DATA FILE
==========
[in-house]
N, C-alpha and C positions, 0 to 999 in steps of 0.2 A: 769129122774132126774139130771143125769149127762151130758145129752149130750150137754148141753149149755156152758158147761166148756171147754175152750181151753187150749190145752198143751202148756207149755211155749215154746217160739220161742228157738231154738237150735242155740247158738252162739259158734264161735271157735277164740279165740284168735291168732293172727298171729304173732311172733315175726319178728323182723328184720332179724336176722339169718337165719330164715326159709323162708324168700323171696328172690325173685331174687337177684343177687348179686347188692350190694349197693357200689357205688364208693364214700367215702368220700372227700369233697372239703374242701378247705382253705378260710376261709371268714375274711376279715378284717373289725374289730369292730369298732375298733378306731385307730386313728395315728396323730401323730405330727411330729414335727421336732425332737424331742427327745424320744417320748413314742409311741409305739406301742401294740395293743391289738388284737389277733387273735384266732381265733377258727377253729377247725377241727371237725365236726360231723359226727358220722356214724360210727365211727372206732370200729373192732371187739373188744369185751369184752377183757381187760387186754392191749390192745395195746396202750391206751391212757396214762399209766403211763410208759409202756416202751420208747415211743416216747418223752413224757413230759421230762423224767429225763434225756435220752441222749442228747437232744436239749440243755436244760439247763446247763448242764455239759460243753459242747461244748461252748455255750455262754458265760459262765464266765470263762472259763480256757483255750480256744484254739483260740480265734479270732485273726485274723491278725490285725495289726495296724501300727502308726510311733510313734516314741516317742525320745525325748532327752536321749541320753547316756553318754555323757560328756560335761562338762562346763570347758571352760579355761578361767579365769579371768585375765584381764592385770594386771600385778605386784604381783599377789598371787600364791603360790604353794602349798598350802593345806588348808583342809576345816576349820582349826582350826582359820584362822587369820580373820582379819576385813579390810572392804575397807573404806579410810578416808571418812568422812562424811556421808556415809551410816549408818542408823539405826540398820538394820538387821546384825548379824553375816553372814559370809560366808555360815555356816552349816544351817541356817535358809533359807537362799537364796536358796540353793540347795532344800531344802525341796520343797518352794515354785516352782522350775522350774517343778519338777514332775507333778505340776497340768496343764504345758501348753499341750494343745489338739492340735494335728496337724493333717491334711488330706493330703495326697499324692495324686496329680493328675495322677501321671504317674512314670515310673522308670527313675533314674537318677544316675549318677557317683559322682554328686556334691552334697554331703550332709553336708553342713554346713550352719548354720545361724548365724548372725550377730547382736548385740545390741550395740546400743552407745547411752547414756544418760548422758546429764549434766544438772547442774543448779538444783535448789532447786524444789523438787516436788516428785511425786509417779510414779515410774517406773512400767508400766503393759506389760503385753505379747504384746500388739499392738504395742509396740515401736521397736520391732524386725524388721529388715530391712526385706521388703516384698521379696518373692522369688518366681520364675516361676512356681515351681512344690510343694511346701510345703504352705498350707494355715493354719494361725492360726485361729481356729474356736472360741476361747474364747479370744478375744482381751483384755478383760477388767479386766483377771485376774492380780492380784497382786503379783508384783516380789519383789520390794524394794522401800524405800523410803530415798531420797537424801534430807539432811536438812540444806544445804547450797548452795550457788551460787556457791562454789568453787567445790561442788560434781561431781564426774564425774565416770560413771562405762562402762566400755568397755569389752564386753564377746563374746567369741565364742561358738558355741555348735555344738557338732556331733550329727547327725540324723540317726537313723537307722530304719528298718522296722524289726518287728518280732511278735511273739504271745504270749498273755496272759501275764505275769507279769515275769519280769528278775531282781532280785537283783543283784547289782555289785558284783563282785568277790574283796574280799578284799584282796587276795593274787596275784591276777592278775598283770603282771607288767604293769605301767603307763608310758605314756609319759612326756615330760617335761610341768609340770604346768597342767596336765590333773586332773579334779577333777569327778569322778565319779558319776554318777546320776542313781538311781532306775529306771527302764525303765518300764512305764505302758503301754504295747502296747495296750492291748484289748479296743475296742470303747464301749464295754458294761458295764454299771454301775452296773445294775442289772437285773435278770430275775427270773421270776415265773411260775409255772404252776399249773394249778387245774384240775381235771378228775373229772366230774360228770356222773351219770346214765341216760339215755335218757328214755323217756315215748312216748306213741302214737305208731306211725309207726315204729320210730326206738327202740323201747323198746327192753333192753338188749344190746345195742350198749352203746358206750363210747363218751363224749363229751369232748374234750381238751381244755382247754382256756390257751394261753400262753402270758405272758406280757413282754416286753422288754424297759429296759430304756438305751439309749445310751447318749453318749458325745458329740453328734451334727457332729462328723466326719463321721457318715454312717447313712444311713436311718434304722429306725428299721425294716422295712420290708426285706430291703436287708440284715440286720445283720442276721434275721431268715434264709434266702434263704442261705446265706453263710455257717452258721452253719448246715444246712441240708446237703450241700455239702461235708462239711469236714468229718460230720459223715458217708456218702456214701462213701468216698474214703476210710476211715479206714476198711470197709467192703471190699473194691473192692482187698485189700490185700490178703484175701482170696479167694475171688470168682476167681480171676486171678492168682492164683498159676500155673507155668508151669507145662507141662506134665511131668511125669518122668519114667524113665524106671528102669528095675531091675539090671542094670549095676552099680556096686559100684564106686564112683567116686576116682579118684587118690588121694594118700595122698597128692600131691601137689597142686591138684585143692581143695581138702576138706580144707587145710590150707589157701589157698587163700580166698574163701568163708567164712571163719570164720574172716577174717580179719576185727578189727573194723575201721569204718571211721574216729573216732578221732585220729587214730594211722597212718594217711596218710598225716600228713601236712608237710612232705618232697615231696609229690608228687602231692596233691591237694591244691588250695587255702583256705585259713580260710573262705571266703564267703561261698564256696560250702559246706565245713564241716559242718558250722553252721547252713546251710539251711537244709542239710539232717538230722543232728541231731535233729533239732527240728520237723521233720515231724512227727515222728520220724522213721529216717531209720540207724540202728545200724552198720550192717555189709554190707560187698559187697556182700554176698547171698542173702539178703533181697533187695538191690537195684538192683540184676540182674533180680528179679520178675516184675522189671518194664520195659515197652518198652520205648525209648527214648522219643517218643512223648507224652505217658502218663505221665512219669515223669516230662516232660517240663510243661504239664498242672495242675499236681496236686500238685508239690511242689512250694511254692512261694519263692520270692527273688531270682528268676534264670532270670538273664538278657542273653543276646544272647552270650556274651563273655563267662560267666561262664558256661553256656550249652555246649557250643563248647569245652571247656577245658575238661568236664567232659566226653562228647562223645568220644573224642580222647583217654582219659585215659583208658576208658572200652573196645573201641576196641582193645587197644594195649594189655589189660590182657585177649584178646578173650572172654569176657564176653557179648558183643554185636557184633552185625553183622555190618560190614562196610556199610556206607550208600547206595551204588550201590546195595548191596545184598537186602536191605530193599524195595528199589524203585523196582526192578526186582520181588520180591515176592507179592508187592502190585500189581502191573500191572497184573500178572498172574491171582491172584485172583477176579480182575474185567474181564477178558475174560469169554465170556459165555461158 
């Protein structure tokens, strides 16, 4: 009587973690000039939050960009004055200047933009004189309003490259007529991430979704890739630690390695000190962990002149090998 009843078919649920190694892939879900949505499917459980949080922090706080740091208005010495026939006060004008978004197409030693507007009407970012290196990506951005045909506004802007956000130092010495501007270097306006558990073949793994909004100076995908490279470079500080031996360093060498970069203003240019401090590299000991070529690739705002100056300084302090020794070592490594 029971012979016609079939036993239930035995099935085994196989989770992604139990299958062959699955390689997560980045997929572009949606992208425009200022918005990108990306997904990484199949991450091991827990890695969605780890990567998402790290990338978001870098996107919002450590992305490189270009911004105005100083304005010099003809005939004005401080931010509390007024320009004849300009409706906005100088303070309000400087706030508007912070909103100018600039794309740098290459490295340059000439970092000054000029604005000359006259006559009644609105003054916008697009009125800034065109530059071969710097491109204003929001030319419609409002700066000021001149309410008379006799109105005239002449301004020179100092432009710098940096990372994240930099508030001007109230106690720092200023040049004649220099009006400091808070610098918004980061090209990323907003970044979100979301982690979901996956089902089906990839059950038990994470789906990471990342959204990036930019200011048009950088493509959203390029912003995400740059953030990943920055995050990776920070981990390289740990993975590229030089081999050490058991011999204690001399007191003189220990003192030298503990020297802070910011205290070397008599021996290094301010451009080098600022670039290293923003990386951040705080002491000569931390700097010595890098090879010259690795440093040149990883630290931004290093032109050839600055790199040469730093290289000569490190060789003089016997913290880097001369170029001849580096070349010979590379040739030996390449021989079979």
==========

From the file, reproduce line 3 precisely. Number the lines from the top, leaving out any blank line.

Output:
């Protein structure tokens, strides 16, 4: 009587973690000039939050960009004055200047933009004189309003490259007529991430979704890739630690390695000190962990002149090998 009843078919649920190694892939879900949505499917459980949080922090706080740091208005010495026939006060004008978004197409030693507007009407970012290196990506951005045909506004802007956000130092010495501007270097306006558990073949793994909004100076995908490279470079500080031996360093060498970069203003240019401090590299000991070529690739705002100056300084302090020794070592490594 029971012979016609079939036993239930035995099935085994196989989770992604139990299958062959699955390689997560980045997929572009949606992208425009200022918005990108990306997904990484199949991450091991827990890695969605780890990567998402790290990338978001870098996107919002450590992305490189270009911004105005100083304005010099003809005939004005401080931010509390007024320009004849300009409706906005100088303070309000400087706030508007912070909103100018600039794309740098290459490295340059000439970092000054000029604005000359006259006559009644609105003054916008697009009125800034065109530059071969710097491109204003929001030319419609409002700066000021001149309410008379006799109105005239002449301004020179100092432009710098940096990372994240930099508030001007109230106690720092200023040049004649220099009006400091808070610098918004980061090209990323907003970044979100979301982690979901996956089902089906990839059950038990994470789906990471990342959204990036930019200011048009950088493509959203390029912003995400740059953030990943920055995050990776920070981990390289740990993975590229030089081999050490058991011999204690001399007191003189220990003192030298503990020297802070910011205290070397008599021996290094301010451009080098600022670039290293923003990386951040705080002491000569931390700097010595890098090879010259690795440093040149990883630290931004290093032109050839600055790199040469730093290289000569490190060789003089016997913290880097001369170029001849580096070349010979590379040739030996390449021989079979």